Molecularly-imprinted nanoparticles pave the way for a new generation of antidotes
A US high school teacher and nine of his students have made nanoparticles that can neutralise venom from one of the most dangerous snakes in Africa. These nanoparticles could offer a way to make cheaper and more practical antivenoms.
Traditional antivenoms are made by injecting sublethal toxin doses into an animal to invoke an immune response. Antibodies produced in this immune response are then harvested from the animal’s serum. Such antivenoms are not only expensive but they also required refrigeration – a major limitation considering antivenoms are often required in remote locations.
Now, Steven Sogo and his best students from Laguna Beach High School in California, have synthesised nanoparticles that will selectively bind to toxins in venom from the Mozambique Spitting Cobra. In vitro tests showed that, by binding to the toxins, the nanoparticles can prevent the toxins from causing cellular damage.
All experimental work was done by the students – a small group would work on the project for a year and then pass it onto a new group the following year. ‘The students learnt the importance of documenting their work well enough so that next year’s students could carry it forwards,’ says Sogo.
They began by designing a mixture of acrylamide monomers expected to electrostatically and hydrophobically interact with toxins in the venom. Cobra toxins added to the mixture acted as templates for polymerisation of the monomers and subsequent removal of the toxins, by dialysis, left nanoparticles with cavities complementary to the toxins.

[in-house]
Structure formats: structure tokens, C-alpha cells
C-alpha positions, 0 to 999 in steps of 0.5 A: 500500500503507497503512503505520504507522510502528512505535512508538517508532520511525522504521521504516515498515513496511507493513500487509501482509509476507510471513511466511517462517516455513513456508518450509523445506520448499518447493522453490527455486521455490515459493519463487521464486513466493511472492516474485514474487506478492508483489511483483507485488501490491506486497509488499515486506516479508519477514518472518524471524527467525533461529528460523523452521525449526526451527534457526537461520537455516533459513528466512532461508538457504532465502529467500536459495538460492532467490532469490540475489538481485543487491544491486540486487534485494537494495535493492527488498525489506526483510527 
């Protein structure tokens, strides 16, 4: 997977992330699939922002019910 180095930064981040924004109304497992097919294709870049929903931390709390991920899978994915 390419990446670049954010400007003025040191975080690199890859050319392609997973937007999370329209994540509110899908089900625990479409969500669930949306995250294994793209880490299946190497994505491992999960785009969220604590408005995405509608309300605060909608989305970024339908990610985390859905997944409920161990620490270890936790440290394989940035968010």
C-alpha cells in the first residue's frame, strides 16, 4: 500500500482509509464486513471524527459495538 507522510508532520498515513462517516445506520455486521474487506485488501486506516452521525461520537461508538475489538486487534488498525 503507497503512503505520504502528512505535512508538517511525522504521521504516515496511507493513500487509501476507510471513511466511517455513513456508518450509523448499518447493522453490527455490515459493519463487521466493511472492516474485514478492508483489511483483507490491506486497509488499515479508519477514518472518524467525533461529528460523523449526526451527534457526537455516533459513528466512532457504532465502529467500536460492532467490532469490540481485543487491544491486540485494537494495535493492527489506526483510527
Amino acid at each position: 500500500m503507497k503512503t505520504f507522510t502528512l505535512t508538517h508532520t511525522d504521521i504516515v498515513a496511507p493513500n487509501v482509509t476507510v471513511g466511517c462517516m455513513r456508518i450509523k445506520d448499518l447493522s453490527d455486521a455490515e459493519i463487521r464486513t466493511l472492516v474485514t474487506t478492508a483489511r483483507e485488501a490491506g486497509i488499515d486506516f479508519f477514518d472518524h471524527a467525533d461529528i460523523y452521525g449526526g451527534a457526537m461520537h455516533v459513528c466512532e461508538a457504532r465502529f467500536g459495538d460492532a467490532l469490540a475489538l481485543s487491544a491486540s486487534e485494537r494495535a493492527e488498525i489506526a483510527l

‘I think this work is another compelling example of the possibilities offered by the molecular imprinting technique,’ says Antonio Guerreiro, a synthetic antibodies expert at the University of Cranfield, UK. ‘For years molecular recognition was largely entrusted to antibodies, but recently, synthetic analogues such as molecularly-imprinted nanoparticles have emerged as a viable and robust alternative. This technique may provide an entirely new generation of antidotes and therapeutic agents, overcoming the stability problems encountered by natural macromolecules.’
Sogo presumes the idea could work on toxins from any venomous animal. He hopes that other groups will try using molecularly-imprinted polymers to make antivenoms: ‘I think the world would benefit from this.’
S Piszkiewicz et al, Chem. Commun., 2013, 49, 5954 (DOI: 10.1039/c3cc42394h)